Working with a translator brings a kind of community aspect into the writing process too, in translating it into a different language. Could you talk a little bit more about what aspects of writing and language you think are lost or gained in the process of translation?
Yeah, it’s a very interesting question. In my poetry, there is wordplay, which is limited to the language itself. There is the use of metaphor, and there is also rhyme because in Amharic poetic tradition, you can’t write poetry that doesn’t rhyme. There must be some music or rhyme in it. So it’s not easy to capture these elements in the foreign language, and some of the elements are gone in translation. The other problem is, compared to a language like Arabic, Amharic is a very local language — it’s limited to my country. There are a lot of people who speak Arabic and English here. The writer who writes in Arabic has no difficulty in bringing his work to the English-speaking world, but Amharic has its own law, its own limits, its own game, and it takes time to capture all of this. And I’m trying to do that.
Have you found any major differences between American and Ethiopian culture, whether that’s in everyday life, in the content that we write about or the way that we express our writing?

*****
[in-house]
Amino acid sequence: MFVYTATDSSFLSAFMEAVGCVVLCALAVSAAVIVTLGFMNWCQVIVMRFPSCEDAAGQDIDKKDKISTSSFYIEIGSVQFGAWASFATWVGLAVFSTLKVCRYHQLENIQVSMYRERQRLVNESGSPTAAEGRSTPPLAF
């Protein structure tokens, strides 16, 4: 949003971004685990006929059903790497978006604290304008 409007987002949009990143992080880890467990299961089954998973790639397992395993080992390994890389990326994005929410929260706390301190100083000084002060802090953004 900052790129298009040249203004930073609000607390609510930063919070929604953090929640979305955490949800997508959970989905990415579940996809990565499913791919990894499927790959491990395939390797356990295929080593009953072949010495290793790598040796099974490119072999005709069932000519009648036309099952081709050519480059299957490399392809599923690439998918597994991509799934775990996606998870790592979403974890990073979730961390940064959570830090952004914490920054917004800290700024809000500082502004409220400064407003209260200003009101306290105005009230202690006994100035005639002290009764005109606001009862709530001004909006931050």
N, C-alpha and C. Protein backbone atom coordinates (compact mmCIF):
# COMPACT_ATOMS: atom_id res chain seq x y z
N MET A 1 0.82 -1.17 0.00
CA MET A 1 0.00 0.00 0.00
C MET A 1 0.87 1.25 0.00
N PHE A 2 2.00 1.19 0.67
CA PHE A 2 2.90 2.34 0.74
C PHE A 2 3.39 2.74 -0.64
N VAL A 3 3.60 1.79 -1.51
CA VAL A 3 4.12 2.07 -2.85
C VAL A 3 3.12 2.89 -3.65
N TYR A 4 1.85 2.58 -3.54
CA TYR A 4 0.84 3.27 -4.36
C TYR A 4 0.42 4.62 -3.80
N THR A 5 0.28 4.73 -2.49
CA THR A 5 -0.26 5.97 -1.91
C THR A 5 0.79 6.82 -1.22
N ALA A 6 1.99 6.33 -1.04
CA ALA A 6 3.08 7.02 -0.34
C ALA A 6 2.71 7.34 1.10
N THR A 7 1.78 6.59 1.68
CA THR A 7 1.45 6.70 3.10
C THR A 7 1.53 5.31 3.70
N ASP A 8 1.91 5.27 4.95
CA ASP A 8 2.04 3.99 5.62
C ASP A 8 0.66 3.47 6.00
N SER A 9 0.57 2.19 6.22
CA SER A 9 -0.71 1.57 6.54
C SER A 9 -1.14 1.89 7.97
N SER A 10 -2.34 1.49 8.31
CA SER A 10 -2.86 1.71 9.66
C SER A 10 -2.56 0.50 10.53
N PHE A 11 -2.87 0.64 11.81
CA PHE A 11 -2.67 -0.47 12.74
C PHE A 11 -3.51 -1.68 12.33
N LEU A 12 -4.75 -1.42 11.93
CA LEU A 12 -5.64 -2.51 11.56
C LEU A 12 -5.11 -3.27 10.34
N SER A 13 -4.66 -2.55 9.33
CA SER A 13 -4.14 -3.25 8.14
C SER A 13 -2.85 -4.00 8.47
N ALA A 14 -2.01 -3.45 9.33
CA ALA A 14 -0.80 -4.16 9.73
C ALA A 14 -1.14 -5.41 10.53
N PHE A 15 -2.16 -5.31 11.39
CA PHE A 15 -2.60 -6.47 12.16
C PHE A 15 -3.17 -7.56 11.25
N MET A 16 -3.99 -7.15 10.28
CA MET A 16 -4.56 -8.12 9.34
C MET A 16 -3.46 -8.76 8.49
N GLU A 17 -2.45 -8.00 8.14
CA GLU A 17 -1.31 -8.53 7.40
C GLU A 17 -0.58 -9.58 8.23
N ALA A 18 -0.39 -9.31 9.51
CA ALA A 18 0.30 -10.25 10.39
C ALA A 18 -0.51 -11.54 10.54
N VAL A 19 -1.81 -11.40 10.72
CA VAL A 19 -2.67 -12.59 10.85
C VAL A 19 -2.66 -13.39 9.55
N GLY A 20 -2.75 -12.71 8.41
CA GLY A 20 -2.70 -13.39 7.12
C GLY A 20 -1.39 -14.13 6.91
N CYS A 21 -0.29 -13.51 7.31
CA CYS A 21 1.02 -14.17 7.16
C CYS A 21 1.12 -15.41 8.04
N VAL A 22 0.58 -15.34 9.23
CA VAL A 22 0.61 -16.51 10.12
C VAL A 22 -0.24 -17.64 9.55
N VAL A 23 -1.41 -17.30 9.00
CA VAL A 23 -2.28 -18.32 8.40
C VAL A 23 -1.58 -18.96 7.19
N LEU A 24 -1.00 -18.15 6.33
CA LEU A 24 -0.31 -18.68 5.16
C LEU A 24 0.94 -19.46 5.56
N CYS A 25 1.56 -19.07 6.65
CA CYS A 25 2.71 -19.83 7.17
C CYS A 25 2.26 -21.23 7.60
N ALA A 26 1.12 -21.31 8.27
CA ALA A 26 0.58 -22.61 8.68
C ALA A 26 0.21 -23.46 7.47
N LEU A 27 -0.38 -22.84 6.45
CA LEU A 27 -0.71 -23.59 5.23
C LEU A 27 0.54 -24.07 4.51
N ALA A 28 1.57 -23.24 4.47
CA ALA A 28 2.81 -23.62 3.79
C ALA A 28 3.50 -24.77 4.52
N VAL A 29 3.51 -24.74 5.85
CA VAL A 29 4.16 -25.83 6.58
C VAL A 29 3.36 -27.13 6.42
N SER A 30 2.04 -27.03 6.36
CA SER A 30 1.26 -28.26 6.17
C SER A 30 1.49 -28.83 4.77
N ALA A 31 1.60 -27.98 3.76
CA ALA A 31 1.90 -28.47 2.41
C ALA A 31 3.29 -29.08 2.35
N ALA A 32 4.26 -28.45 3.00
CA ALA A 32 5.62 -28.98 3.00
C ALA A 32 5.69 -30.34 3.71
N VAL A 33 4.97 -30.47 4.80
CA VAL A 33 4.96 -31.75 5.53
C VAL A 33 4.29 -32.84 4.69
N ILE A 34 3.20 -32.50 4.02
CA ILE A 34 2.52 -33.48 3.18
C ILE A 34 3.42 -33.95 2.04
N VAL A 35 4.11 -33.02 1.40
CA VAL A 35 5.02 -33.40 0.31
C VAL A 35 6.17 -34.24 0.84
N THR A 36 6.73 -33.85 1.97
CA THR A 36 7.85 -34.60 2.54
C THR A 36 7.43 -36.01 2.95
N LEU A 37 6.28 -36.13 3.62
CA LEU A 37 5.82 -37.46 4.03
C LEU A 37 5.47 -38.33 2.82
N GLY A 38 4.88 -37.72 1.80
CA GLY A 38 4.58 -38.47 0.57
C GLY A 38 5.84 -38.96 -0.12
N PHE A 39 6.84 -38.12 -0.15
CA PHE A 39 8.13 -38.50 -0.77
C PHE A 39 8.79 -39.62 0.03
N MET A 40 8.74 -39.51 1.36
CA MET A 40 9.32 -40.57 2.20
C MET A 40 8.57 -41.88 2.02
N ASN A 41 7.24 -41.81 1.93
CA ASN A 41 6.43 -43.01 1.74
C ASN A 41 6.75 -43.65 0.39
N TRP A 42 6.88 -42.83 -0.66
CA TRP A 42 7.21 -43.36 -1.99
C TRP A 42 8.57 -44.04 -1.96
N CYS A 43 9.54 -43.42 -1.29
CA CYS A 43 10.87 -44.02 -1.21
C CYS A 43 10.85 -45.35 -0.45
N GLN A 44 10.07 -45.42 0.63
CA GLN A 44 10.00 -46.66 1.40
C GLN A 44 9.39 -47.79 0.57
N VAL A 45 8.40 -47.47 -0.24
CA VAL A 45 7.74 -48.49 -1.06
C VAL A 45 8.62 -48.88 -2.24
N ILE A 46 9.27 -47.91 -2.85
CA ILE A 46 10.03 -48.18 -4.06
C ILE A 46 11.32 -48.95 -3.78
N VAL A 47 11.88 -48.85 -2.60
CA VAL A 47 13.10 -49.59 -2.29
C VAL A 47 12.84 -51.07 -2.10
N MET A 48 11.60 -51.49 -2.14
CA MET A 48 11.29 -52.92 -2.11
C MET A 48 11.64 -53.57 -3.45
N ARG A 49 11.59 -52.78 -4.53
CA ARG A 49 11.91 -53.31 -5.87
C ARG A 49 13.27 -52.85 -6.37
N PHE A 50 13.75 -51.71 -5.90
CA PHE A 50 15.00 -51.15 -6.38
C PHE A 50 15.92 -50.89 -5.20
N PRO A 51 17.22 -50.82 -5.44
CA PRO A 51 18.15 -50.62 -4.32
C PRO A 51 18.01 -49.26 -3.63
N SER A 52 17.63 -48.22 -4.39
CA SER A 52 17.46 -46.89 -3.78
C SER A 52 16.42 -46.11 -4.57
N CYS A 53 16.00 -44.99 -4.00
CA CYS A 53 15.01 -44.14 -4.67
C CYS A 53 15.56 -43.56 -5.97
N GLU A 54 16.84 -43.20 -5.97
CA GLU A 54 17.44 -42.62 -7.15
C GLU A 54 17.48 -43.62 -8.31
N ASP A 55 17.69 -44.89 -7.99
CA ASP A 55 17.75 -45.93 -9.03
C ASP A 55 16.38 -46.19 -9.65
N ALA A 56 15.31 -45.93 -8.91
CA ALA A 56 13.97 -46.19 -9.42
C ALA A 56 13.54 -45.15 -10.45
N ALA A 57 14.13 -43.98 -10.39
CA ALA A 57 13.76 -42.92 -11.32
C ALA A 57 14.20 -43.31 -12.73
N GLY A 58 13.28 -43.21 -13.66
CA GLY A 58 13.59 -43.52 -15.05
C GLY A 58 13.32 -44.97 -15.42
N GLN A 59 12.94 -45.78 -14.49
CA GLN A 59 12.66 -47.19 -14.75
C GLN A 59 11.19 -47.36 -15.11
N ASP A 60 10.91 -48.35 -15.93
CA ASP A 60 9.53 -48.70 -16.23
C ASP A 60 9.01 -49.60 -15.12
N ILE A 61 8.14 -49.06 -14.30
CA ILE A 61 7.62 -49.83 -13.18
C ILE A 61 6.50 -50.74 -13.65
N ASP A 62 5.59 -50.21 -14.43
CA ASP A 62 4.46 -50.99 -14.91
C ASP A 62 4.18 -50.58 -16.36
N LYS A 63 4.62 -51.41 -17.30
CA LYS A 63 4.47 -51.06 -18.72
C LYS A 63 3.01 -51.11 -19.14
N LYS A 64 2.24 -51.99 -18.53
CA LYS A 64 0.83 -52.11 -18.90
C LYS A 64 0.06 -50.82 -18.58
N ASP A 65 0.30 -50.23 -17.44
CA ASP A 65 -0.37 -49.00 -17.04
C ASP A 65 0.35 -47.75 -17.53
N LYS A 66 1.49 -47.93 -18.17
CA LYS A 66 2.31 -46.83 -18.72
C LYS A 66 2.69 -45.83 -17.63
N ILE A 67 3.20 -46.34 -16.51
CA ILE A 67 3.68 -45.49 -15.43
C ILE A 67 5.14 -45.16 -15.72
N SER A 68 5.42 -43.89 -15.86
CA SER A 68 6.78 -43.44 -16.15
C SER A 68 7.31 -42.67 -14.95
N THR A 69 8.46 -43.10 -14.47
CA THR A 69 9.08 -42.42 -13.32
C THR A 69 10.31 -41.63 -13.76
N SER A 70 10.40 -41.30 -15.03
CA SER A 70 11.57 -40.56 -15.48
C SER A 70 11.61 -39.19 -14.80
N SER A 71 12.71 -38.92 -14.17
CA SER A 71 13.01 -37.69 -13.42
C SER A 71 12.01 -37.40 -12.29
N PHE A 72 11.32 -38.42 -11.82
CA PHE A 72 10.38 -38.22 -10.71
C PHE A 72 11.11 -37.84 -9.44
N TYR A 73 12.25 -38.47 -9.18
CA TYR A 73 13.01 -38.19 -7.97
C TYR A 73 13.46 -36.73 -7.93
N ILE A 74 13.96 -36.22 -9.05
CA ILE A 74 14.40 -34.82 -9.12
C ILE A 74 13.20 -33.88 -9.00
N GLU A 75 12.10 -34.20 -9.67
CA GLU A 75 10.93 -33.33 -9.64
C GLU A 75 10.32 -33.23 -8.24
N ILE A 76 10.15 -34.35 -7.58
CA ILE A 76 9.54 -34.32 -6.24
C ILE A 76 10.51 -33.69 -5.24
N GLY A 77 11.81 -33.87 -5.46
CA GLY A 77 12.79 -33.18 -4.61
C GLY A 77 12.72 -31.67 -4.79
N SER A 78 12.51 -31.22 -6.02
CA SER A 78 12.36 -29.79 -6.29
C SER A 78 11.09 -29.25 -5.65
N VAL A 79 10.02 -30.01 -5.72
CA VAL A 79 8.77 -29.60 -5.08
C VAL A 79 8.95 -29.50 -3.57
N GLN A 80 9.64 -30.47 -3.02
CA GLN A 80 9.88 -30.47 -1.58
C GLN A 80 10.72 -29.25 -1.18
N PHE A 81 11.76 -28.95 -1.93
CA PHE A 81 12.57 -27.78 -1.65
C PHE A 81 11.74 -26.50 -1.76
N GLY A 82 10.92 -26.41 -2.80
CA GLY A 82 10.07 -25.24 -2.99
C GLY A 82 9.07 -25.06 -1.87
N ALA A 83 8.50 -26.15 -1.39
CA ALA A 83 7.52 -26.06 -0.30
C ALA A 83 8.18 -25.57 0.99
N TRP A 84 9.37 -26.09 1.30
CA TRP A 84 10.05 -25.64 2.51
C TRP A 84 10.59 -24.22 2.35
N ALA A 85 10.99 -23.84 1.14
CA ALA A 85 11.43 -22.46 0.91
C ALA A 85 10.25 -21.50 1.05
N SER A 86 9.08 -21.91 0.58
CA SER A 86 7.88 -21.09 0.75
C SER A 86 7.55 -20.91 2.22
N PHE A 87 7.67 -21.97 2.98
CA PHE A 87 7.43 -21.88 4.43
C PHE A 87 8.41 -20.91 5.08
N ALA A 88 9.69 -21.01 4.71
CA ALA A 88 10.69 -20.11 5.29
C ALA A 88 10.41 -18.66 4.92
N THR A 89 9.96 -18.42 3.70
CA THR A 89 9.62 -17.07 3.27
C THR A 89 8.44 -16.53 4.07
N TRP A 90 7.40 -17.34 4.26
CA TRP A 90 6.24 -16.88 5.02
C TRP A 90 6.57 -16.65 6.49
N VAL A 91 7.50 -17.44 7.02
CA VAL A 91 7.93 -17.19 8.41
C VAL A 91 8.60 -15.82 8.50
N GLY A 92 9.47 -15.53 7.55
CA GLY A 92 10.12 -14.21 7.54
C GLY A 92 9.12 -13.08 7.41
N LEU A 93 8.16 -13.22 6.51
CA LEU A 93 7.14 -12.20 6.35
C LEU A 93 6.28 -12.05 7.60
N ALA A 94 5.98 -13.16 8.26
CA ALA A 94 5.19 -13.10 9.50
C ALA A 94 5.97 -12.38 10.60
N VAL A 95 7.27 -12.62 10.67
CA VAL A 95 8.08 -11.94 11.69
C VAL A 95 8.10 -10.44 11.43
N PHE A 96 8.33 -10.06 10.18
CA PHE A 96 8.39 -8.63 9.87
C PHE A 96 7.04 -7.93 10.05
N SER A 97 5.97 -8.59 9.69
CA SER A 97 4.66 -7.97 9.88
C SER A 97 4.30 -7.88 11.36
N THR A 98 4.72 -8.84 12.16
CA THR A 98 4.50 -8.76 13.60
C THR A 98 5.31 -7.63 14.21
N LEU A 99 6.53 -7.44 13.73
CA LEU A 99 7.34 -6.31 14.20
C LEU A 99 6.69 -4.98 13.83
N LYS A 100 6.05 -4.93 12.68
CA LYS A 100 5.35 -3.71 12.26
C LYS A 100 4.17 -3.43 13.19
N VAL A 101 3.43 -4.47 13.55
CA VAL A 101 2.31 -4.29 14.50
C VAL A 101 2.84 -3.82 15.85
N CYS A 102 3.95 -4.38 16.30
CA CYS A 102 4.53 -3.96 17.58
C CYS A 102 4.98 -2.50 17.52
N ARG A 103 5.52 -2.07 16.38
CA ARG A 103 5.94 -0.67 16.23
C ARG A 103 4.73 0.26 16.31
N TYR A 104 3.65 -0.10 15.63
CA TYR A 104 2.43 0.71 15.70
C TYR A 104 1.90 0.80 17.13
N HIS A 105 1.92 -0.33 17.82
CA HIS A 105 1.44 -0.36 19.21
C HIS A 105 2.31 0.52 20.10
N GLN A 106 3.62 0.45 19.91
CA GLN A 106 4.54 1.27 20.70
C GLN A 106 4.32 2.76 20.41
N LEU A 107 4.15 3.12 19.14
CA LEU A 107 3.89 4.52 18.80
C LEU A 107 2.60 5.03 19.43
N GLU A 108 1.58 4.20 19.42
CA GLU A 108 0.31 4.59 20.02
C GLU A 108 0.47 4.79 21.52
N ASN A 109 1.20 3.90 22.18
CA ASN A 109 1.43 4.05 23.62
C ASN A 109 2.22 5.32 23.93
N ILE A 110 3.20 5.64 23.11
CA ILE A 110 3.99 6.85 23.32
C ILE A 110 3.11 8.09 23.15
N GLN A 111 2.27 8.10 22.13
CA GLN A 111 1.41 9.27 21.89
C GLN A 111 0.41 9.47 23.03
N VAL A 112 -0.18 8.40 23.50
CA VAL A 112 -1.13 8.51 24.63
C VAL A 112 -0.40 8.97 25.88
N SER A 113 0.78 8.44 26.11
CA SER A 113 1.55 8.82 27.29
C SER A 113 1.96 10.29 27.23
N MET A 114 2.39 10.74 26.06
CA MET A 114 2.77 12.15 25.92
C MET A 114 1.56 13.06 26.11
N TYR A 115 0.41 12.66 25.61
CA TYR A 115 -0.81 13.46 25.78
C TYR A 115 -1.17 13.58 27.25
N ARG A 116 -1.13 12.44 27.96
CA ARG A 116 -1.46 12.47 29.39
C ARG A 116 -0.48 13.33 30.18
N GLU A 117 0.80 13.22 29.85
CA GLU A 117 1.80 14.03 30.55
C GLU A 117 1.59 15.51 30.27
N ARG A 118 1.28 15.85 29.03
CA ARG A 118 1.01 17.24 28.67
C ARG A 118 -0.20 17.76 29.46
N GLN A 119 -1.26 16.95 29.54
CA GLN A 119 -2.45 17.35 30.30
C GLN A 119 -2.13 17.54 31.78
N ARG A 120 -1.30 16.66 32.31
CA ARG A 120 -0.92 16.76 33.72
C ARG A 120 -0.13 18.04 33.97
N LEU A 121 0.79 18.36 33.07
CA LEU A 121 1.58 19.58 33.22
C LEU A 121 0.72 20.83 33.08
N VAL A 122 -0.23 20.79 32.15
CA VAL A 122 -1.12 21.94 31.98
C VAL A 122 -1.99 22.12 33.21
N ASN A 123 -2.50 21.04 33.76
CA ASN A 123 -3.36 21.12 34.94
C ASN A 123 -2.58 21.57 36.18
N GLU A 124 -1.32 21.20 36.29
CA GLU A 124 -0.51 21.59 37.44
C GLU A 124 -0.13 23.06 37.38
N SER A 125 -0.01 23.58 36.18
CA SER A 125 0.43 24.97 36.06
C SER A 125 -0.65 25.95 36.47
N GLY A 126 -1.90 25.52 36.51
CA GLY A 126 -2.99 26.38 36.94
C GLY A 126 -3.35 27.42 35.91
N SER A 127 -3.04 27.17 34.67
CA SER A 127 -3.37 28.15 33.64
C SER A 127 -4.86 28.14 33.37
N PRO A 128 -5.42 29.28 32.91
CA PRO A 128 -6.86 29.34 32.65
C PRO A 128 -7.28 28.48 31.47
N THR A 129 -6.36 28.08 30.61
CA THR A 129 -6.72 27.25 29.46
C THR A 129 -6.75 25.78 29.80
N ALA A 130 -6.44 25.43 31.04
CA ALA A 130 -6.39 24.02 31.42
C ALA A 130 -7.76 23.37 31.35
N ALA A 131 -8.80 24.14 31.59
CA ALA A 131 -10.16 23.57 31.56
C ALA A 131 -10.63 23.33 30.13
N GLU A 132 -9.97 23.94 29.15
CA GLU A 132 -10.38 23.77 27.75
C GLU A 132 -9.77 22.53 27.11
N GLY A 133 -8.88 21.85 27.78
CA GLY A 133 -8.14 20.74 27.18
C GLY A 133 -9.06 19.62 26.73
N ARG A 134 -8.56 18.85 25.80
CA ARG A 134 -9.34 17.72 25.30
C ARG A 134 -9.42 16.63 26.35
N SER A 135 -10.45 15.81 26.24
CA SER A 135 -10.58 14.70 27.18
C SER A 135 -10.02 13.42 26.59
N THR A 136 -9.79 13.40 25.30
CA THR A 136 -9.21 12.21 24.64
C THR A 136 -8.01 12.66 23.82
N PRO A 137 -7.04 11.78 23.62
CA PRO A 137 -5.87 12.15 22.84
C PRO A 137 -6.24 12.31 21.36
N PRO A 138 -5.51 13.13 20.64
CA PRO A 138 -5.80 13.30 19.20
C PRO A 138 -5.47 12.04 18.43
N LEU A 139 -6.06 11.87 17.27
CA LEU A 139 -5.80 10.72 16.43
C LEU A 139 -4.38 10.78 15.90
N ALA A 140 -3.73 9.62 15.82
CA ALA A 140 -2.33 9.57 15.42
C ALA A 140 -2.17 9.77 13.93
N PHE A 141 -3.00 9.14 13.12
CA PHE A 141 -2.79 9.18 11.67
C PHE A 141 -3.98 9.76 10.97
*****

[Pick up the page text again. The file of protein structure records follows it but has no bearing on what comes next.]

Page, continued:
I think the first difference that I notice is that Ethiopia is a very closed society. So the Amharic language has a lot of layers. As an example, in Ethiopia, there was a form of poetry called “Wax and Gold.” In Amharic it’s called “Sem Ena Worq.” But in English, it can be rendered as Wax and Gold. If you see the form of the poem, the surface meaning of the poem is called “wax,” and the hidden meaning in the poetry is the “gold.” So these different layers of language are a result of repression in the language. The poet or the bard wants to express his idea, but he fears that he could be punished by authorities, so he created this kind of language.
The Amharic language is a product of a long period of repression and it has a lot of layers, but English is kind of more transparent. You don’t use a lot of hidden forms to express yourself in English. But in Ethiopia, in Amharic, you find a lot of layers in the language, and in this form of poetry, you don’t show the main idea of the poetry spontaneously. Only the readers dig into the poetry and then find the real meaning.